Water, Air, and Soil Pollution

, Volume 147, Issue 1–4, pp 25–38 | Cite as

Mercury Cycling in Lake Gordon and Lake Pedder, Tasmania (Australia). II: Catchment Processes

  • Karl C. Bowles
  • Simon C. Apte
  • William A. Maher
  • David R. Blühdorn
Article

Abstract

The sources and concentrations of total mercury (total Hg) and methylmercury (MeHg) in the upper catchment of the Lake Gordon/Lake Pedder system in Tasmania, Australia were investigated. The catchment area, which contains over 50% wetlands, is located in a temperate region with no obvious point sources of mercury. Surface waters in the region had concentrations of total Hg ranging from 1.2 to 14.4 ng L-1 and MeHg from < 0.04 to 1.4 ng L-1. MeHg concentrations were seasonally dependent, with the highest concentrations occurring in summer. Sediments/soils in the catchment had concentrations of total Hg ranging from 4.0 to 194 ng g-1 and MeHg from <0.02 to 20.1 ng g-1. The low concentrations of total Hg confirmed that this region is pristine as regards mercury and has no geological enrichment of total Hg. The highest total Hg and MeHg concentrations in both sediment/soils and waters were found in bogs whereas the lowest concentrations typically occurred on the wetlandplains. MeHg concentrations, in bog and swamp sediments were correlatedwith the organic matter content (r = 0.942, P < 0.001). Acid volatile sulfide (AVS) measurements indicate that in most sediments AVS was greater than total Hg. Given the high reactivity of inorganic mercury and sulfide, this suggests that most of the particulate mercury in sediments is present as mercuric sulfide. The yield of MeHg from the catchment was estimated to be 3.2 mg ha-1 yr-1 and is higher than published rates measured in non-contaminated temperate catchments in the northern hemisphere. The higher yield was attributed to the generally warmer climatic conditions that favour net methylation and the relatively high rainfall (2–3 m yr-1) of the region, which supplies reactive inorganic mercury to the active zones ofmercury methylation and also flushes MeHg from the catchment.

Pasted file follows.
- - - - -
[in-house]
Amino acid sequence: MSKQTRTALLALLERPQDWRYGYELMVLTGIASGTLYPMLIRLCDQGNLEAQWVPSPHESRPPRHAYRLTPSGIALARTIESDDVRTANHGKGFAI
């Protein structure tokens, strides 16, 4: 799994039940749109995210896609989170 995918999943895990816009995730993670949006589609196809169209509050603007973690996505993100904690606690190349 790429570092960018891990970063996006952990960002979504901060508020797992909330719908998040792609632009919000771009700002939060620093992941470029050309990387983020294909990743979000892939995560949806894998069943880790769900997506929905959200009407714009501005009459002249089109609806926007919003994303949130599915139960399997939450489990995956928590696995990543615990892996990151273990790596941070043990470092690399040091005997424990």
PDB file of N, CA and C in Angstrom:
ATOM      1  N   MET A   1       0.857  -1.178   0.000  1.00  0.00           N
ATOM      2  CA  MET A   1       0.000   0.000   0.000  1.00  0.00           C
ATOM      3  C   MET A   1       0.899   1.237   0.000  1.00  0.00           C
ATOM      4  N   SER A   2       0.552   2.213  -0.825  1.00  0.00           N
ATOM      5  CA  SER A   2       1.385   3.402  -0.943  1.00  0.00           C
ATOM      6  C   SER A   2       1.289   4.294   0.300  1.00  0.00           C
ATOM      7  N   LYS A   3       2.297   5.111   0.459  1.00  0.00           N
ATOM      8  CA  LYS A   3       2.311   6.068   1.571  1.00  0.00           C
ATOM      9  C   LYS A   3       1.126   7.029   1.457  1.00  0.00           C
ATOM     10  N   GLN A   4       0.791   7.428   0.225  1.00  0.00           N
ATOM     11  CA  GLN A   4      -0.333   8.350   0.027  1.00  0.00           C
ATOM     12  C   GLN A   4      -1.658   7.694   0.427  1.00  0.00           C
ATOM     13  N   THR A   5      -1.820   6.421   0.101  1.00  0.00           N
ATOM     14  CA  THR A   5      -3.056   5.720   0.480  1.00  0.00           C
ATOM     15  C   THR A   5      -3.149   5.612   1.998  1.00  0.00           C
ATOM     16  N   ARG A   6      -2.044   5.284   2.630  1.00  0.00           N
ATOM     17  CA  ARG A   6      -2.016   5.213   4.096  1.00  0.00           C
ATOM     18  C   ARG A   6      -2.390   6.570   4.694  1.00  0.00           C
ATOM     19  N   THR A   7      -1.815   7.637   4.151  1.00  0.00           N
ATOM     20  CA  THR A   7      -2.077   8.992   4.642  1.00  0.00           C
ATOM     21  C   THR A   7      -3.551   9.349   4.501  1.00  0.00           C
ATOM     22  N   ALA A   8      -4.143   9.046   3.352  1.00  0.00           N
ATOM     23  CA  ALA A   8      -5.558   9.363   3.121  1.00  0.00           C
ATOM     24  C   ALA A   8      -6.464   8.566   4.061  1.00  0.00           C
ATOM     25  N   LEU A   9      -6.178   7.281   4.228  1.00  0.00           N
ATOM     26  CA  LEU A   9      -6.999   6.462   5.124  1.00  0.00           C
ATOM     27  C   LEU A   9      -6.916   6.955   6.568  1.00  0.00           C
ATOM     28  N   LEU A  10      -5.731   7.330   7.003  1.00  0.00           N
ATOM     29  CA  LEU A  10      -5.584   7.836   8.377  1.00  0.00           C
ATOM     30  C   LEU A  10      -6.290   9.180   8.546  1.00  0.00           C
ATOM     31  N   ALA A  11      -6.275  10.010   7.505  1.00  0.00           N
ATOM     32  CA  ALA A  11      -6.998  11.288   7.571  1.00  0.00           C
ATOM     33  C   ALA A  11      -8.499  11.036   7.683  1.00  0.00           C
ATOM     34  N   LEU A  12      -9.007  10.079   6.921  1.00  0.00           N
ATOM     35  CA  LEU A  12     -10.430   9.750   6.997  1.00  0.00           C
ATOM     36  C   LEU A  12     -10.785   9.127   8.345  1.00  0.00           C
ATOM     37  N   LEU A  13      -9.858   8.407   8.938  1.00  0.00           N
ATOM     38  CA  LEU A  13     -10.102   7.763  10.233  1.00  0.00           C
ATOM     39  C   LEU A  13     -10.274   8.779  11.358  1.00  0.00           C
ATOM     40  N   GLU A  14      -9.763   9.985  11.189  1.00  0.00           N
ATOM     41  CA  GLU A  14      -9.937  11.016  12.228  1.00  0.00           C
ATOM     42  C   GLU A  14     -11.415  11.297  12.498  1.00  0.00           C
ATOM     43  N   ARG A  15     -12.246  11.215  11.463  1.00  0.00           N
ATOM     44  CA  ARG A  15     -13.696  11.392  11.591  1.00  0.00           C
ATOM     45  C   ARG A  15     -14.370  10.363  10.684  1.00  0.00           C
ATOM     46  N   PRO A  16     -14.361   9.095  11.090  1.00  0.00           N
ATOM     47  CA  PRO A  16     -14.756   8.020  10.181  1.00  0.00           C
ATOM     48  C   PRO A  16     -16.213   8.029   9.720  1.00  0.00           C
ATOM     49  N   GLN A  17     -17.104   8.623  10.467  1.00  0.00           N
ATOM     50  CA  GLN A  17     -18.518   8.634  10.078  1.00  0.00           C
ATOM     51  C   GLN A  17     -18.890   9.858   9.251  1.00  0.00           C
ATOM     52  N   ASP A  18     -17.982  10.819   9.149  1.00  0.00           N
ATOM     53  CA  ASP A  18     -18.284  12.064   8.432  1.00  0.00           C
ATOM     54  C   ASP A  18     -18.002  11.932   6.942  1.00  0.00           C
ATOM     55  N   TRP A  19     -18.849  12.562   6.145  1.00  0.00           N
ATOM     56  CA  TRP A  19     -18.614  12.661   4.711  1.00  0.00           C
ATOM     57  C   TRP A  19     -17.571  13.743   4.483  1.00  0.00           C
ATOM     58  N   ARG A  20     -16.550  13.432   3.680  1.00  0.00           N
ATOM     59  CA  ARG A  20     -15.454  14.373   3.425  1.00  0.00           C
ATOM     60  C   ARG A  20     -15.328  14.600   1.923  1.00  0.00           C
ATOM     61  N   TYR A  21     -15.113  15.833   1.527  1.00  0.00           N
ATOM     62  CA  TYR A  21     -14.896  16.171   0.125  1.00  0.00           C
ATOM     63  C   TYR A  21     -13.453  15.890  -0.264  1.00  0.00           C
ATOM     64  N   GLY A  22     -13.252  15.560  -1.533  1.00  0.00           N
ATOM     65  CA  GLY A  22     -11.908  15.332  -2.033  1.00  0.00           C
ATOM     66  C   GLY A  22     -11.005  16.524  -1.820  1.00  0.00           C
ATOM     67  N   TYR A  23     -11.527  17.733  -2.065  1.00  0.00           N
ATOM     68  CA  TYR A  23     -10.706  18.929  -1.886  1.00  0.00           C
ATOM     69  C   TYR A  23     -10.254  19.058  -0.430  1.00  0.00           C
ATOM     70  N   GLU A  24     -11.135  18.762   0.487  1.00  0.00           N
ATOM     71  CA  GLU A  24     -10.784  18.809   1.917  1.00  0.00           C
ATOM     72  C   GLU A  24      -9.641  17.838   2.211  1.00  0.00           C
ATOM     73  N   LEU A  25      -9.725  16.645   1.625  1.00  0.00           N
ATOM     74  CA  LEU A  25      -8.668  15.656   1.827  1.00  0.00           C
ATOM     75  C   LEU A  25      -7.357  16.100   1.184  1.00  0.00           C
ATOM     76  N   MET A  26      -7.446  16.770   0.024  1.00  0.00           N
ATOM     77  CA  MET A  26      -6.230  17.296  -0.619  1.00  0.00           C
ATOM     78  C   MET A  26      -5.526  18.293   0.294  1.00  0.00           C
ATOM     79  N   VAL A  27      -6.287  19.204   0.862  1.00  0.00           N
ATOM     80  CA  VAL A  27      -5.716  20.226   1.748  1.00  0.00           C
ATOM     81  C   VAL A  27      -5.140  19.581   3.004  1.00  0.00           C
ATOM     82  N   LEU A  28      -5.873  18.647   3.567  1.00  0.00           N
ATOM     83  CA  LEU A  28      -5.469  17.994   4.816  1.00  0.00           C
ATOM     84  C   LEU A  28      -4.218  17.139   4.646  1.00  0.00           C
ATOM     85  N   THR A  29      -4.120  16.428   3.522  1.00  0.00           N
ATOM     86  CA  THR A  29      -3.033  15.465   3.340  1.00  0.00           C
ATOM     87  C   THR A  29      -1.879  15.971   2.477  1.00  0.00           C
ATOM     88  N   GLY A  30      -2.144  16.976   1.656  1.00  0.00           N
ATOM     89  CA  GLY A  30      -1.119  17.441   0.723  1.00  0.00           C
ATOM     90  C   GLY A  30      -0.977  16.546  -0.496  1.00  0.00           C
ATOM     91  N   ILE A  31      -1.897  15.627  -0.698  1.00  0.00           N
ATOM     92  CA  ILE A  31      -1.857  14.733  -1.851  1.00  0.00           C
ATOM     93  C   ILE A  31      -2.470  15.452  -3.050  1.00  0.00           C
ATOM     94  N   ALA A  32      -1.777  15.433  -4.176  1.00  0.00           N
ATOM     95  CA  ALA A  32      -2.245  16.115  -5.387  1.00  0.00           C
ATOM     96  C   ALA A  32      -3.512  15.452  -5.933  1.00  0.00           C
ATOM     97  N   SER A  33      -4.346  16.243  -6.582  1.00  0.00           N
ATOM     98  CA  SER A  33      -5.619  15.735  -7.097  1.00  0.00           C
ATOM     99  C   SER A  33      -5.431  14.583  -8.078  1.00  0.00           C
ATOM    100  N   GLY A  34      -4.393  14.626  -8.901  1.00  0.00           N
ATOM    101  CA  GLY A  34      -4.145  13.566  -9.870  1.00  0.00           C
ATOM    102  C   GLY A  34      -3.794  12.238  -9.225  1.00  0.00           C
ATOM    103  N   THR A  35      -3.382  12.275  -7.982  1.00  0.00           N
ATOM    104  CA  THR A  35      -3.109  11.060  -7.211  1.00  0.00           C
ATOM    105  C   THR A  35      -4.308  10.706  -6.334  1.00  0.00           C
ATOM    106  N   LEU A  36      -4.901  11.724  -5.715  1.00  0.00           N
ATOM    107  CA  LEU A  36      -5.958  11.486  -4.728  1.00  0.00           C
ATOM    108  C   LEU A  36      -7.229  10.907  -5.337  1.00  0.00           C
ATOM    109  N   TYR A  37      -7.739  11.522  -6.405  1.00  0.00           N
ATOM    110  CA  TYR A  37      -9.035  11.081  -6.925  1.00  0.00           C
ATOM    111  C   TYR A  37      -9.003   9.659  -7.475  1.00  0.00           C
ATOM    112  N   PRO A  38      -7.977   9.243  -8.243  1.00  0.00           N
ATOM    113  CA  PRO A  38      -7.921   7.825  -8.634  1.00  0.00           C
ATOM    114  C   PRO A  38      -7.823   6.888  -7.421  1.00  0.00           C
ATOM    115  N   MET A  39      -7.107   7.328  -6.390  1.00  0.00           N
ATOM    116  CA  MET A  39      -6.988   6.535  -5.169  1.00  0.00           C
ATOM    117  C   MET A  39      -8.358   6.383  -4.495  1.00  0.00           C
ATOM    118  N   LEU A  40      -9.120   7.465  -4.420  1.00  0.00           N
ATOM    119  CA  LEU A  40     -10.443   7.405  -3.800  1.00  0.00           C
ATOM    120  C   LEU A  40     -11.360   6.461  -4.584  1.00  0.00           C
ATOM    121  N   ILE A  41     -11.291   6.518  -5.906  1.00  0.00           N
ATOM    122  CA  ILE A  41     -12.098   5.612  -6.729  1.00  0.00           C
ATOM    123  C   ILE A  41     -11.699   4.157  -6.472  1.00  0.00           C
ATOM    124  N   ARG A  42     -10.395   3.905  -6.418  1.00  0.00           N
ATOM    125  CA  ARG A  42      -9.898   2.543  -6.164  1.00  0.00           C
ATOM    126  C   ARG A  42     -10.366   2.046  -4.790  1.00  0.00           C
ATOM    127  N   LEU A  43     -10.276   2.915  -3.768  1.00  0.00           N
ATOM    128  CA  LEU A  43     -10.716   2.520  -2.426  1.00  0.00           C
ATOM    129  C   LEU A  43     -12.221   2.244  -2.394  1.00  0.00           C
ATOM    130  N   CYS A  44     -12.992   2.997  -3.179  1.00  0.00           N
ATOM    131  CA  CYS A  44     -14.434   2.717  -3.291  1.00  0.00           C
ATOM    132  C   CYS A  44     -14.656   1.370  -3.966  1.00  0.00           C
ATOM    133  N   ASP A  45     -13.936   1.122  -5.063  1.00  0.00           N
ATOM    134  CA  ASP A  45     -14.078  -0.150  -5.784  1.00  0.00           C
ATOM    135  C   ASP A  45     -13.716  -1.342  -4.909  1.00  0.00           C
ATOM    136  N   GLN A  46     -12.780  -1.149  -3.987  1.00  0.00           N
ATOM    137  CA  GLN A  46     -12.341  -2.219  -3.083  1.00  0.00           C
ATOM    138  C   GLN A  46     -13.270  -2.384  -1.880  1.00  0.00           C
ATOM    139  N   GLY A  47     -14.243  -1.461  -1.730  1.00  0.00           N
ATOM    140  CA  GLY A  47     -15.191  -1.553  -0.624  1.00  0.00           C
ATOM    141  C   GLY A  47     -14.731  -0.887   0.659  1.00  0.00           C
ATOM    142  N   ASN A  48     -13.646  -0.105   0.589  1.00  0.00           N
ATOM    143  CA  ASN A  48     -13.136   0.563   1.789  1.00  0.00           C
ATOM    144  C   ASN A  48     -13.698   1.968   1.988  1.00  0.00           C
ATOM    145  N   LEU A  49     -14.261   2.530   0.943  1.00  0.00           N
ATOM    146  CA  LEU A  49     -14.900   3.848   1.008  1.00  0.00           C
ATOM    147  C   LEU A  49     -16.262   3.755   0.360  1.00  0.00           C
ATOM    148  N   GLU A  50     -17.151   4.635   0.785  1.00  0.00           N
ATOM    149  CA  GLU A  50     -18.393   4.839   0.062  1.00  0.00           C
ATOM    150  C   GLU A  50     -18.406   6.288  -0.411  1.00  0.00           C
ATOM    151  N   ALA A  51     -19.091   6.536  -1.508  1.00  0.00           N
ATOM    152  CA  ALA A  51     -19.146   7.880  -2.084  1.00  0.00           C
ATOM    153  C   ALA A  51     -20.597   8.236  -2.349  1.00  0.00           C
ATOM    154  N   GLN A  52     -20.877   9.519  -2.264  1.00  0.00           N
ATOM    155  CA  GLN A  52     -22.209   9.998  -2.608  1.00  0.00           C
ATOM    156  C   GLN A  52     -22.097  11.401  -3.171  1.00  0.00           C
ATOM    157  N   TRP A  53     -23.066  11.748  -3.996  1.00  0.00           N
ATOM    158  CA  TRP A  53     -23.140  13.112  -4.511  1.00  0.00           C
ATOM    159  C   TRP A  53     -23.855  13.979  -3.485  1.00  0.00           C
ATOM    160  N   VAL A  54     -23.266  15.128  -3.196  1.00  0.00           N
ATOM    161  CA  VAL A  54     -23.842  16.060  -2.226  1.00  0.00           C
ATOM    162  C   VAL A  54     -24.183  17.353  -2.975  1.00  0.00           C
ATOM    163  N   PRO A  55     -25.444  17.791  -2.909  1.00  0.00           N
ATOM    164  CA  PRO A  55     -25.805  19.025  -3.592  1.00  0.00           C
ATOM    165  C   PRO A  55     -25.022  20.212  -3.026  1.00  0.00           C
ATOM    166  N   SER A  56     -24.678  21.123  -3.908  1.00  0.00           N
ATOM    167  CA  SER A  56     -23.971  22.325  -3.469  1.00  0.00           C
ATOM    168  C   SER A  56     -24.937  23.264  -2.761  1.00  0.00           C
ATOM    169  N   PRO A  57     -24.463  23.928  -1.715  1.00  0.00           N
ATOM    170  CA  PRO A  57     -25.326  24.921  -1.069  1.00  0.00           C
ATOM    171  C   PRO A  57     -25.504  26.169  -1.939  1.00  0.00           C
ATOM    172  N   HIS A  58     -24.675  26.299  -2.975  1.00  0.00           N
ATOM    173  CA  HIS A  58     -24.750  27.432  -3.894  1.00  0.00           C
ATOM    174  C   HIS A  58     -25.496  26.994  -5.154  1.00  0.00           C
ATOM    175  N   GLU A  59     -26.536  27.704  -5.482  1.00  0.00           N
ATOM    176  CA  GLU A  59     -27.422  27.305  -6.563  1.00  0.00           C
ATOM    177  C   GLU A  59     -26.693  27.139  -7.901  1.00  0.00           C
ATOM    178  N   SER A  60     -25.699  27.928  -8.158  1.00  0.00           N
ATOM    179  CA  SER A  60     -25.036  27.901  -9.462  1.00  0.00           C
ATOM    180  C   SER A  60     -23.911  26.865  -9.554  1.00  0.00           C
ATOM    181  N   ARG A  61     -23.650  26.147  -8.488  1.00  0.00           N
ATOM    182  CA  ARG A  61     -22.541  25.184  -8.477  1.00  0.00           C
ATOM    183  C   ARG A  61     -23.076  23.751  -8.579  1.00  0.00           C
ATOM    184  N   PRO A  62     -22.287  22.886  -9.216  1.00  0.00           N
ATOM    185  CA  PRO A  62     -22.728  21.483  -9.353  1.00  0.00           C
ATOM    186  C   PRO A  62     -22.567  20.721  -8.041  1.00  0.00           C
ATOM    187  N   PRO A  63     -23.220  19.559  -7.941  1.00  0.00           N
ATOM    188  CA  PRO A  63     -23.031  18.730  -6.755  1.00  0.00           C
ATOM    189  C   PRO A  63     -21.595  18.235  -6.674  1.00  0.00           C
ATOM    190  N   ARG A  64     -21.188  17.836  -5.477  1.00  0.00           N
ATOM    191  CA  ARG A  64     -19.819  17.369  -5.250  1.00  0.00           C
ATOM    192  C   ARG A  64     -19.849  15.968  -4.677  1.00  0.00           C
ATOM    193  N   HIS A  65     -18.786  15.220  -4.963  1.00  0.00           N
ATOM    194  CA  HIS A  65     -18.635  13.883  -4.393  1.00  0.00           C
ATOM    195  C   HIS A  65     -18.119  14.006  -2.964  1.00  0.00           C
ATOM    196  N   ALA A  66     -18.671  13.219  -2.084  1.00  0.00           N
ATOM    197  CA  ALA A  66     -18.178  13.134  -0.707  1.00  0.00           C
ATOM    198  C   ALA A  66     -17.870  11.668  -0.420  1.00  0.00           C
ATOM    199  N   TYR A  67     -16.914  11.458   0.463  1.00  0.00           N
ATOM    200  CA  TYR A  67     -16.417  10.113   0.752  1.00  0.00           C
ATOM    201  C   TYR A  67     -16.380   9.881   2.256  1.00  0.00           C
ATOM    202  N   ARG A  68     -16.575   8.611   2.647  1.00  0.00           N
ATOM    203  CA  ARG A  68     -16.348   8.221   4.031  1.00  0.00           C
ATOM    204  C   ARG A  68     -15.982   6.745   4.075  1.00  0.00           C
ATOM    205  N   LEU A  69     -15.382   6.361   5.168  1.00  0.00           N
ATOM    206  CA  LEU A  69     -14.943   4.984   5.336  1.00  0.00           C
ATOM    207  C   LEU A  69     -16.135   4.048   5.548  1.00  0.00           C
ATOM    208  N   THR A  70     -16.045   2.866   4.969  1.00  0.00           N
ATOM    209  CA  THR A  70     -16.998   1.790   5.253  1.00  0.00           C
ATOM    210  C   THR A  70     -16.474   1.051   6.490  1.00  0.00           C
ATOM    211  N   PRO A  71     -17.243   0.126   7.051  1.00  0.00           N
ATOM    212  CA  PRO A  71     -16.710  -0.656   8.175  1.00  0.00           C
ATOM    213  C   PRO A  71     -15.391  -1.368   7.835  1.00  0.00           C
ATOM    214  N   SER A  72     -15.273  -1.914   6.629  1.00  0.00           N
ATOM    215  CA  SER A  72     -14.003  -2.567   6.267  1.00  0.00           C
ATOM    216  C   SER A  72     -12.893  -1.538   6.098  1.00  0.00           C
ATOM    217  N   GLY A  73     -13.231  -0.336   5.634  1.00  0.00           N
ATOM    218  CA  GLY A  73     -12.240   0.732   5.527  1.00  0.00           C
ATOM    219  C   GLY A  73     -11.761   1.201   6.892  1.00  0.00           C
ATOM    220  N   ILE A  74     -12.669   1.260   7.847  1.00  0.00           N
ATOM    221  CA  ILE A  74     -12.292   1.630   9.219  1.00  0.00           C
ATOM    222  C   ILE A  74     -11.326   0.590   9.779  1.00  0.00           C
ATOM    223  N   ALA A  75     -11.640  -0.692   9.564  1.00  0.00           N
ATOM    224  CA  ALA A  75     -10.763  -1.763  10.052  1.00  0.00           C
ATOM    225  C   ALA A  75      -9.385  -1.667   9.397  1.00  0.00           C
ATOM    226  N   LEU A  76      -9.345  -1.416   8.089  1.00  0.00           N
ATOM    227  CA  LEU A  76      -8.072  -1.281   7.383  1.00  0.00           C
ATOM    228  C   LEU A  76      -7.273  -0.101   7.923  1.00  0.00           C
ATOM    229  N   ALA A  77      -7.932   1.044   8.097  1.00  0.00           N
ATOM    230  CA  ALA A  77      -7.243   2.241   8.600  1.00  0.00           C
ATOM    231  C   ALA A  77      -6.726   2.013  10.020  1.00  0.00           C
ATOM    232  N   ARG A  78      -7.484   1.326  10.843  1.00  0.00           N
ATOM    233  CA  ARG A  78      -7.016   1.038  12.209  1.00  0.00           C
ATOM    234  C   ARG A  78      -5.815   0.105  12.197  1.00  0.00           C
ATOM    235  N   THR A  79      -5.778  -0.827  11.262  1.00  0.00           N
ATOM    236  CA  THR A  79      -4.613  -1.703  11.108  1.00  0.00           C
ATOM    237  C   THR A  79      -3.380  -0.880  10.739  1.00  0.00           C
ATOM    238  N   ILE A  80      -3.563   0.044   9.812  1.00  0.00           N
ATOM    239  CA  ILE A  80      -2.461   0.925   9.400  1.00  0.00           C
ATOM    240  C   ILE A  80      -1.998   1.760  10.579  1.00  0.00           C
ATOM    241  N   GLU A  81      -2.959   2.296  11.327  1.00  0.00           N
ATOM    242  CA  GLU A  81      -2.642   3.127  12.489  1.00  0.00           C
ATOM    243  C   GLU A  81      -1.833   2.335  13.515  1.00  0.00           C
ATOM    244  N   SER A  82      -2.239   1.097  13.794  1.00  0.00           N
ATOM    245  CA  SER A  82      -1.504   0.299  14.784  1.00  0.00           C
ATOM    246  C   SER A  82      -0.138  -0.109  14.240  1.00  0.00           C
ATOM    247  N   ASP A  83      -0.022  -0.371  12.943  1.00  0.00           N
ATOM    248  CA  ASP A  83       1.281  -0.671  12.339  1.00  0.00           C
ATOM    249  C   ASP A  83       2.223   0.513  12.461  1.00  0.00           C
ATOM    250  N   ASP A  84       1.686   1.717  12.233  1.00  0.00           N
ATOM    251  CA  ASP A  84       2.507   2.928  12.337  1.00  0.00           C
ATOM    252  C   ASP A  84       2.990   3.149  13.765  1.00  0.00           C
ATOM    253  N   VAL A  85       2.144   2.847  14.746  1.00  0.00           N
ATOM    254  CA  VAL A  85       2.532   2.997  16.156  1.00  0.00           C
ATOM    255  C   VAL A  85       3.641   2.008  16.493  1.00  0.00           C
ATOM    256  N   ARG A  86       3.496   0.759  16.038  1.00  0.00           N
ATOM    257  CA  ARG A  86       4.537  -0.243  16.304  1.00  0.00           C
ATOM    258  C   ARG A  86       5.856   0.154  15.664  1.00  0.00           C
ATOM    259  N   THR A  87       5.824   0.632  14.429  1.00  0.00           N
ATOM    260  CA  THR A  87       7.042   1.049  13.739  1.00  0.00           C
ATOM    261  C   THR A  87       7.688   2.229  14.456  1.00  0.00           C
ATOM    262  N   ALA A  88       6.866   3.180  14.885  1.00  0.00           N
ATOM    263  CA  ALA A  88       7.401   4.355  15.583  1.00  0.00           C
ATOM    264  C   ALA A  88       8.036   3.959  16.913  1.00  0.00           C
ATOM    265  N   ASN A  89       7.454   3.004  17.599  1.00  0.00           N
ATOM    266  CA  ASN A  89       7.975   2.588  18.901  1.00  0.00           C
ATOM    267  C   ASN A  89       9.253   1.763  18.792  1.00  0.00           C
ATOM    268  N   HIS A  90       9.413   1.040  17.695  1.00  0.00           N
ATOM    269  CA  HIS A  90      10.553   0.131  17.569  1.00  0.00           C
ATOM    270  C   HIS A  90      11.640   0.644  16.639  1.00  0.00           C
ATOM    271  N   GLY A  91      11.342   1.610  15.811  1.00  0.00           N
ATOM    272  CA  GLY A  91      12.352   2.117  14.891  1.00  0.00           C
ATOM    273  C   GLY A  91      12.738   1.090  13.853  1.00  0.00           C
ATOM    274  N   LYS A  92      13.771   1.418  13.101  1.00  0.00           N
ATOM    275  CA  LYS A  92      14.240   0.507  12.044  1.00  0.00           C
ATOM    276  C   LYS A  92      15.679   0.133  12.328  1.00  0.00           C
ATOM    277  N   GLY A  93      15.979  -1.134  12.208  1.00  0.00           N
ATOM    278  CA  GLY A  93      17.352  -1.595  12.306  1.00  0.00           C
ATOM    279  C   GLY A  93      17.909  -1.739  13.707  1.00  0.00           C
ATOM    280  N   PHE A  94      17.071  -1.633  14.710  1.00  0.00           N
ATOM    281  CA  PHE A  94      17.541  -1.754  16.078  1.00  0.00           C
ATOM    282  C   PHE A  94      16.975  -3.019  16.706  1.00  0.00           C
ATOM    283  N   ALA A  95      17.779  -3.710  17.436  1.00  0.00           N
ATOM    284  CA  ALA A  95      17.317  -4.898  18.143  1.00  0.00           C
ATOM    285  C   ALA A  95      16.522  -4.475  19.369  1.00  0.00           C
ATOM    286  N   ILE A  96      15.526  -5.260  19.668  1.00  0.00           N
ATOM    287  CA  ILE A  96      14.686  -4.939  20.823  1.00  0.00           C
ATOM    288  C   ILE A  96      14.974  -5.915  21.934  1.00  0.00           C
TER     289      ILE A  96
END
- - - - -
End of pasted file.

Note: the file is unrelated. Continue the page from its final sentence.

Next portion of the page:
catchment Lake Gordon Lake Pedder mercury methylation methylmercury natural waters organic matter sediment sulfide wetland yield 

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Copyright information

© Kluwer Academic Publishers 2003

Authors and Affiliations

  • Karl C. Bowles
    • 1
    • 2
  • Simon C. Apte
    • 1
  • William A. Maher
    • 2
  • David R. Blühdorn
    • 3
  1. 1.Centre for Advanced Analytical Chemistry, CSIRO Energy TechnologyBangorAustralia
  2. 2.Ecochemistry Laboratory, Applied Ecology Research Group, CRC for Freshwater EcologyUniversity of CanberraBruceAustralia
  3. 3.Inland Fisheries CommissionHobartAustrali

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